August 05, 2008
One More Time: Selling fractional interests in your career or your work product will take you for a ride through securities law -- even if you are an "ant trading a mote of sand for a leaf or something"
Posted by Christine Hurt

Every once in awhile I just have to blog about the folks who escaped having to go to law school and take securities regulation and now are unaware that their activities are governed by a whole host of rules that they could never imagine.  (See, e.g., minor league baseball guy.)  So, people have these great ideas of how to finance their careers the same way start-up companies finance their launches, but unfortunately, these creative plans move them from "borrowing money from grandma and I only have to pay her back when I hit big" to "violating securities law."

Sarah Lawsky (guest-blogging at Concurring Opinions) emailed me this snippet from the Freakonomics blog about Tao Lin, a struggling young novelist who thought that his second novel would be finished faster if he quit his day job and instead paid for life's necessities by selling six shares worth 10% each of his future royalties from the novel.  He makes the pitch on his blog here

Several commenters on the Freakonomics blog point out that this ingenious scheme involves securities, which must be registered unless they or the transaction fall under an exemption, and the public nature of the offering pretty much makes an exemption impossible now.  Interestingly, Tao Lin's response (because his novel is going so well he seems to spend a lot of time commenting on blogs) is "I don't understand how I have engaged in securities fraud. . . .I'm like an ant trading a mote of sand for a leaf or something.  I'm an ant, I go home to my room.  I sit there alone.  Sometimes I read a Joy Wiliams short story.  What do you want from me?"  I guess this is a persuasive argument for a new exemption:  the issuer and the project are so small and worthless that it's not worth anyone's time.  Intriguing, but the disclosure of this fact will probably also hamper sales of the securities.  I don't want to buy shares in an ant, Mr. Lin.

There are some interesting issues raised by Mr. Lin's post, however.  One is funny, but the other is real.  OK, I'll give you the funny one first.  I think a stock joke in commercials, stand up, etc. is someone saying "Eighty-five percent of statistics are made up.  See, I just made that up."  Well, Mr. Lin must really like that joke.  I guess he believes that his pitch for investors should have some numbers in it.  Instead of actually revealing data such as previous sales of his first novel and two books of poetry, he instead just spews out some probabilities and numbers about the future:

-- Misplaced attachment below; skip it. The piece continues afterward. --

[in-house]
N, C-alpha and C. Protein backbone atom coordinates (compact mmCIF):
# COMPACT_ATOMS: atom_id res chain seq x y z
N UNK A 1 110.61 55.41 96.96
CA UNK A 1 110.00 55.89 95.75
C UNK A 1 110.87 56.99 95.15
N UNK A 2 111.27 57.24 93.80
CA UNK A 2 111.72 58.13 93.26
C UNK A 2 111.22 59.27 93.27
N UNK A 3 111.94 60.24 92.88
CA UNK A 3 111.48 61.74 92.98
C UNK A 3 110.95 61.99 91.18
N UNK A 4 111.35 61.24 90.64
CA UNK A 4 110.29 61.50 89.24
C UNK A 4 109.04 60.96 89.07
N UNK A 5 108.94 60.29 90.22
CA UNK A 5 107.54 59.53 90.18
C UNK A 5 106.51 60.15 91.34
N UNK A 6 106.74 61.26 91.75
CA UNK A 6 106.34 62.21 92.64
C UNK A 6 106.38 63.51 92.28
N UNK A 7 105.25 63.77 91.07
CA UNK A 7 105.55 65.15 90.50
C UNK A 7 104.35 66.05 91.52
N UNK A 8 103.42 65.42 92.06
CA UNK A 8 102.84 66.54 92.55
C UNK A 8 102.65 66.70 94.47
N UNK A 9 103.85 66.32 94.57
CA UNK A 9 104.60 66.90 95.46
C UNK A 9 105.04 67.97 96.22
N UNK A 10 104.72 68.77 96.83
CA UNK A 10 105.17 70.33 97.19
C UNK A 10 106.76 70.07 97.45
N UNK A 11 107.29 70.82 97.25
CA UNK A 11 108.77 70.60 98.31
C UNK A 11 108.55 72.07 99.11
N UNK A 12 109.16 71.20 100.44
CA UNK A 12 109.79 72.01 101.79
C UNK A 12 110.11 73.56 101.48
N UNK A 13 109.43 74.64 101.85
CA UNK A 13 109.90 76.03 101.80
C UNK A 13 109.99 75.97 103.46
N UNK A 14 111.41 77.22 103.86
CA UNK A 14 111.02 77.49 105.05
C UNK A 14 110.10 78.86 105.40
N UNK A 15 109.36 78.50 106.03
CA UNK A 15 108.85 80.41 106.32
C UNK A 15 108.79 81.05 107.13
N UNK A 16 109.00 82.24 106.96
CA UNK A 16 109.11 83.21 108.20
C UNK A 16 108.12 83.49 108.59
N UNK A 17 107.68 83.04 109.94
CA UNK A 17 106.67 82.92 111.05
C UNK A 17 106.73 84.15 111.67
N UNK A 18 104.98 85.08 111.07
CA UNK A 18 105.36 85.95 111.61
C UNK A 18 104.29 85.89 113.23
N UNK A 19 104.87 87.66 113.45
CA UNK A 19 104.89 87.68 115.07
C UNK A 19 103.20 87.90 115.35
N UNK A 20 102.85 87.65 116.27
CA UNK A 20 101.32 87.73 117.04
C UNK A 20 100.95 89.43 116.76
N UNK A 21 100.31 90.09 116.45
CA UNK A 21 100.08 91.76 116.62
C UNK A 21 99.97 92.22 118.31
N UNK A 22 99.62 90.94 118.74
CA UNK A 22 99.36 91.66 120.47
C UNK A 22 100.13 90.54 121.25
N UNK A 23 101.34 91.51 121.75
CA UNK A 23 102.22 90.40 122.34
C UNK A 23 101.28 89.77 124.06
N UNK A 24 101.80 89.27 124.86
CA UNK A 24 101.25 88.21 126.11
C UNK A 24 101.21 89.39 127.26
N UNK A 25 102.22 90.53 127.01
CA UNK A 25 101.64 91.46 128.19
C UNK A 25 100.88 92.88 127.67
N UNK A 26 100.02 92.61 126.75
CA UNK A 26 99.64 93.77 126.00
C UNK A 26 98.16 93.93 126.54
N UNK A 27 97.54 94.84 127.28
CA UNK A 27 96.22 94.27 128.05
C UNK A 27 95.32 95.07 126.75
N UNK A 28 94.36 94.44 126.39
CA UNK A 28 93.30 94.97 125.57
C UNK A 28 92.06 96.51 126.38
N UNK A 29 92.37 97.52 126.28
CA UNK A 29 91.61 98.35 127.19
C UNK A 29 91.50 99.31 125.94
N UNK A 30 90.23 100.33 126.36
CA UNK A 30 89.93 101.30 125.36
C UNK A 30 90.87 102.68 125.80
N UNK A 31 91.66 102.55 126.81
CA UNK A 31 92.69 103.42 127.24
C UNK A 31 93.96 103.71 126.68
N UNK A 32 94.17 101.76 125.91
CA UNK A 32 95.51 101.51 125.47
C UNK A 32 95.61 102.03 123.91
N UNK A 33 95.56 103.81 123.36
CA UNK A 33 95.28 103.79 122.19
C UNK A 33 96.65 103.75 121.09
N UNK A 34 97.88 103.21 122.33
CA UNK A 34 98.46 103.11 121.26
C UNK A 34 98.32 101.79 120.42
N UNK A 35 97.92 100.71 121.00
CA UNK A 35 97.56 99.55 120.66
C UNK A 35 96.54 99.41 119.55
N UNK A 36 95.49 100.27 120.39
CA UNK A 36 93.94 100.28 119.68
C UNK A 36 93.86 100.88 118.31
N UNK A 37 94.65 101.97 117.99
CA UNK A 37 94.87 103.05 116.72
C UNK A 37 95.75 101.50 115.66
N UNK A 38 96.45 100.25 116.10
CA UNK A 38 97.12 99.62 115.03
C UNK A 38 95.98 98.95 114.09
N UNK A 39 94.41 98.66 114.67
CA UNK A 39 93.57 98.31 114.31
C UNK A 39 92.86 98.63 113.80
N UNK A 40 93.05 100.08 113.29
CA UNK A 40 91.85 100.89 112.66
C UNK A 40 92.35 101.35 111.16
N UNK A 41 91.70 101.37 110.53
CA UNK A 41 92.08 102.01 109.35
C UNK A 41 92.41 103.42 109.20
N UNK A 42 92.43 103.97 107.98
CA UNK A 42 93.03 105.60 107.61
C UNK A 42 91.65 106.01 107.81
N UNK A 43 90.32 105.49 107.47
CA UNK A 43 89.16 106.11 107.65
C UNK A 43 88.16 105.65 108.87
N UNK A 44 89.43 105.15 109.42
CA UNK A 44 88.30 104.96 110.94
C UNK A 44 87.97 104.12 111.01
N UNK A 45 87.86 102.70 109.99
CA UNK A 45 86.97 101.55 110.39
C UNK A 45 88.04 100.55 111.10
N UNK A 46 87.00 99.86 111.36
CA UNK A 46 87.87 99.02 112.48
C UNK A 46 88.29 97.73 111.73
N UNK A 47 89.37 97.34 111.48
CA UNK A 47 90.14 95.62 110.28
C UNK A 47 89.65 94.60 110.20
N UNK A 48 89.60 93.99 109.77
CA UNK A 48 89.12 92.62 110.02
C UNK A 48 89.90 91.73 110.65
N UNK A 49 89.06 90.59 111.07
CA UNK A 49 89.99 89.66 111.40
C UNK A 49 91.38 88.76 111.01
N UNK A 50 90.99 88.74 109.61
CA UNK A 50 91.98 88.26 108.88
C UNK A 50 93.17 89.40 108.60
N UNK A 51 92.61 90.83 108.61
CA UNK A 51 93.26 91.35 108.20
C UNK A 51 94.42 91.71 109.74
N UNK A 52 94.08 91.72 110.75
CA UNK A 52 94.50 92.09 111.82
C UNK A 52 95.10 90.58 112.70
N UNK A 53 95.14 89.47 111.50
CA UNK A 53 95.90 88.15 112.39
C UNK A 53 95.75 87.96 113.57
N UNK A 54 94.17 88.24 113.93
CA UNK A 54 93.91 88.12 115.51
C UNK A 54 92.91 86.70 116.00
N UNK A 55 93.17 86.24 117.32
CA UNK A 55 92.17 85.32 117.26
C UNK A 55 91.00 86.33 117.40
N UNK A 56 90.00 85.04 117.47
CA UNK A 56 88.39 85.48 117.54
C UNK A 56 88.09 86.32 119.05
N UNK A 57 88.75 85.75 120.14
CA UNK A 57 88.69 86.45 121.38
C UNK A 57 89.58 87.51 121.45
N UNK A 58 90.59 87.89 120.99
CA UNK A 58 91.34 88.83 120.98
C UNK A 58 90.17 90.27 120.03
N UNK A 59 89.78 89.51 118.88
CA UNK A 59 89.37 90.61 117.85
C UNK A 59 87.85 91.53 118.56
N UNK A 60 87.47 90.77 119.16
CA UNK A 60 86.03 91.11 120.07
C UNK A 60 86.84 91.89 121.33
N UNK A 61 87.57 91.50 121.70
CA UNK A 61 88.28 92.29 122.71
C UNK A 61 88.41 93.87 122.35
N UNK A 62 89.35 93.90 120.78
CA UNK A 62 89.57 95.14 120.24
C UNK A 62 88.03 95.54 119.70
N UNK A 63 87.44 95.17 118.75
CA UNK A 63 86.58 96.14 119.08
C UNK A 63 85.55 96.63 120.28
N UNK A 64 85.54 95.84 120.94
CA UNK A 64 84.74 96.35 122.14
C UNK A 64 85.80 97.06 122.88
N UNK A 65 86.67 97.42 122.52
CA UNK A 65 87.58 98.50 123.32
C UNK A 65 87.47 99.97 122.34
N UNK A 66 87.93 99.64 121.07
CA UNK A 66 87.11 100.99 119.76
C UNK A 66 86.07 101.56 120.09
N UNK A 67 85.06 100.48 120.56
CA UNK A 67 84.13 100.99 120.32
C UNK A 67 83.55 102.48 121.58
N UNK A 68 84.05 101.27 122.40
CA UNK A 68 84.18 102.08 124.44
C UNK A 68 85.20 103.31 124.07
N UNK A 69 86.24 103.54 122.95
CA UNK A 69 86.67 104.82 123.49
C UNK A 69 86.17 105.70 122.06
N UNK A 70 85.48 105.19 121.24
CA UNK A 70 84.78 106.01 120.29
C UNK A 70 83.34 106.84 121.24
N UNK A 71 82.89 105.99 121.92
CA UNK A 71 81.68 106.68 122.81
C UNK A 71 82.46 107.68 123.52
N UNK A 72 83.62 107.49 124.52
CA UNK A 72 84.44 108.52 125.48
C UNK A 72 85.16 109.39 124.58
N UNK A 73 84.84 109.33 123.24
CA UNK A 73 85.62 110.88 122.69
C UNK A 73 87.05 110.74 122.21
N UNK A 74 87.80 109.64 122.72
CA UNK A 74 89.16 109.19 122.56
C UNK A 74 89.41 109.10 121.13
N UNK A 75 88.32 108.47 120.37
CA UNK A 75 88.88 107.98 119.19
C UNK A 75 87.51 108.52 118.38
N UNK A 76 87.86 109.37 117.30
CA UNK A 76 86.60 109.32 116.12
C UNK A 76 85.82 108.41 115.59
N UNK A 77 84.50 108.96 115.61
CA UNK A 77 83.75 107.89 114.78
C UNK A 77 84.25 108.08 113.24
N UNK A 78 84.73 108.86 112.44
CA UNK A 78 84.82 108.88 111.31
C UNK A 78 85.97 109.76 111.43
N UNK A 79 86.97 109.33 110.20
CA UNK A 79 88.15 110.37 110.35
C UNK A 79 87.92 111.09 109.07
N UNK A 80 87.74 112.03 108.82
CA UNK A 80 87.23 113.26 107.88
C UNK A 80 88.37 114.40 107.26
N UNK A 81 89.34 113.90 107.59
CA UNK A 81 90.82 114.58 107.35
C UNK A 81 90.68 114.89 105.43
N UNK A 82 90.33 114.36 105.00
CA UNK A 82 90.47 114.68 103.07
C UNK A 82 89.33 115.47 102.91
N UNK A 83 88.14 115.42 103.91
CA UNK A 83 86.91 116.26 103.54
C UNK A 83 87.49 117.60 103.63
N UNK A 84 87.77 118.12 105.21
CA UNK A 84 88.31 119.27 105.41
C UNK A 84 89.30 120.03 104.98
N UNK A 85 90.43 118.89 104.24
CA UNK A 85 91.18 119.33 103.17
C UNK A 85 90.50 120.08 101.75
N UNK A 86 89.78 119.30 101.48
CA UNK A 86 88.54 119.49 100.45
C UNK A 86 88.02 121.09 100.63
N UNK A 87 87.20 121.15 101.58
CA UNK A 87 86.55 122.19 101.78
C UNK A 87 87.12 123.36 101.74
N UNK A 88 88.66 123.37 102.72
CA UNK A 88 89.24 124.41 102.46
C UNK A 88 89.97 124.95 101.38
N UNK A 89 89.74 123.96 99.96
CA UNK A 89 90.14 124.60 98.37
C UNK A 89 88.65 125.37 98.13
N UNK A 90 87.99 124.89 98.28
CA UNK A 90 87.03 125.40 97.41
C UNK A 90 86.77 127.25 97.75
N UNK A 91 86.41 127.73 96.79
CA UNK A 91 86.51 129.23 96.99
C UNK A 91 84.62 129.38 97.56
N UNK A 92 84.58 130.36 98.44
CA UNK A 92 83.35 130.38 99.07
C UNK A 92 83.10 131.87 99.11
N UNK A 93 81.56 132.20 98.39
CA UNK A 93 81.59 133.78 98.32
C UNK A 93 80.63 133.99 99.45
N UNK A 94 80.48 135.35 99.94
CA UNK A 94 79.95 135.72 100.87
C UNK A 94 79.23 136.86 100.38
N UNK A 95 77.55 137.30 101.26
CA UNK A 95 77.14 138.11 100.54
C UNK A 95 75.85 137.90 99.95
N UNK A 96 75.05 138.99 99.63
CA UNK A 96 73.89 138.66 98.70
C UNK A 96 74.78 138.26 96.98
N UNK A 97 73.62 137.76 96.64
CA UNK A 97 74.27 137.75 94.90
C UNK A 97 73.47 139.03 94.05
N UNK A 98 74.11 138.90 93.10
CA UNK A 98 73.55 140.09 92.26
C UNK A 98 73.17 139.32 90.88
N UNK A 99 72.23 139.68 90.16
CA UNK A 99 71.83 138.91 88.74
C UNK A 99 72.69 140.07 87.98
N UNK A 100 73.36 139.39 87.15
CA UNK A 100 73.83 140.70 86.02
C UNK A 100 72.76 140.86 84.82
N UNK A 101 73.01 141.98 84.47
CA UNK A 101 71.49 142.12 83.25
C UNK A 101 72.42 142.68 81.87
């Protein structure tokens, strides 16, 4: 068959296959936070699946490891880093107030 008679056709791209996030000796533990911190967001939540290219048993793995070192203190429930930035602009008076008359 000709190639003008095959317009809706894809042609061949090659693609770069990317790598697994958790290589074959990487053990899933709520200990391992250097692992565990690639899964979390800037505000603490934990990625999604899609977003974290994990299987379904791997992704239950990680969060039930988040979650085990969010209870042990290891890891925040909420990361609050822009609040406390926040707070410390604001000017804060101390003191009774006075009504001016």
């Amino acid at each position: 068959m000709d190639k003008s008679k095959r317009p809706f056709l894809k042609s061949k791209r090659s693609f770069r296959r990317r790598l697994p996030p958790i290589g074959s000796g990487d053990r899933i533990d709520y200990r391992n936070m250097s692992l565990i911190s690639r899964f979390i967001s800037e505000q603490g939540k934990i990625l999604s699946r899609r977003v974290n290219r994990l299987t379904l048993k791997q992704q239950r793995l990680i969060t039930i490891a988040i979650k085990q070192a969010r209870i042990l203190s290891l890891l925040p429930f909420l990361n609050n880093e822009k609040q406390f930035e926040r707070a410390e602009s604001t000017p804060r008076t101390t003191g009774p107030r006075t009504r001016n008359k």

Based on sales of my first novel I project sales of my second novel to be 13000 after 24 months (if there isn't more mainstream attention than with my first novel). If there is more mainstream attention, and I think there is a 80-90% chance there will be, sales will be "considerably higher" I think. . . . If I ever have a book published that sells a lot more copies than any of my other books there is a 60-70% chance it will be my second novel, I think. . . . Film, reprint, and serial royalties are included. If my second novel is published in hardcover (60-70% chance, I think) my publisher will most likely sell the softcover rights to another publisher, and I get 50% of that, and you would get 10% of my 50%, which if the softcover rights sold for $30,000 would be $1500. I think shareholders should, at worst (based on a low projection and no fil/reprint/etc. sales), expect to begin making a profit on their investment within 32-40 months, after which they will "make profits every 6 months for the rest of their lives without having to do anything."

That definitely makes for more interesting reading that a typical offering memorandum -- where are the quotes from? OK, so the interesting point is the feedback from commenters. Let's say that this is a security. Our securities regime is set up so that registration or other protection is necessary to provide proper disclosure. Through the comments on Lin's blog and the Freakonomics blog, I've discovered many things. Now, these things are unsubstantiated, but so are many things in an S-1, although it is subject to antifraud rules. I would think these comments are subject to defamation laws, bracketing aside the anonymity of the commenters. But here are some interesting tidbits informal disclosure by third parties has given us: some commenters believe that Lin's parents are serial securities fraudsters (with links, dates and details), commenters link to a publicity stunt Lin did before where he sold books on his blog then announced he was keeping the money and not sending the books, some commenters link to bad reviews of Lin's work, an astute commenter points out the moral hazard problem that Lin might just keep the money and not produce a second novel, another commenter corrects another that this scheme is not just like the "Bowie Bonds," and more. I think the commenters told us more about this offering than a vetting by the SEC would. All that aside, Lin says there is only one more share left at $2000. Maybe if you get order in the next thirty minutes, you'll get two shares for the price of one.

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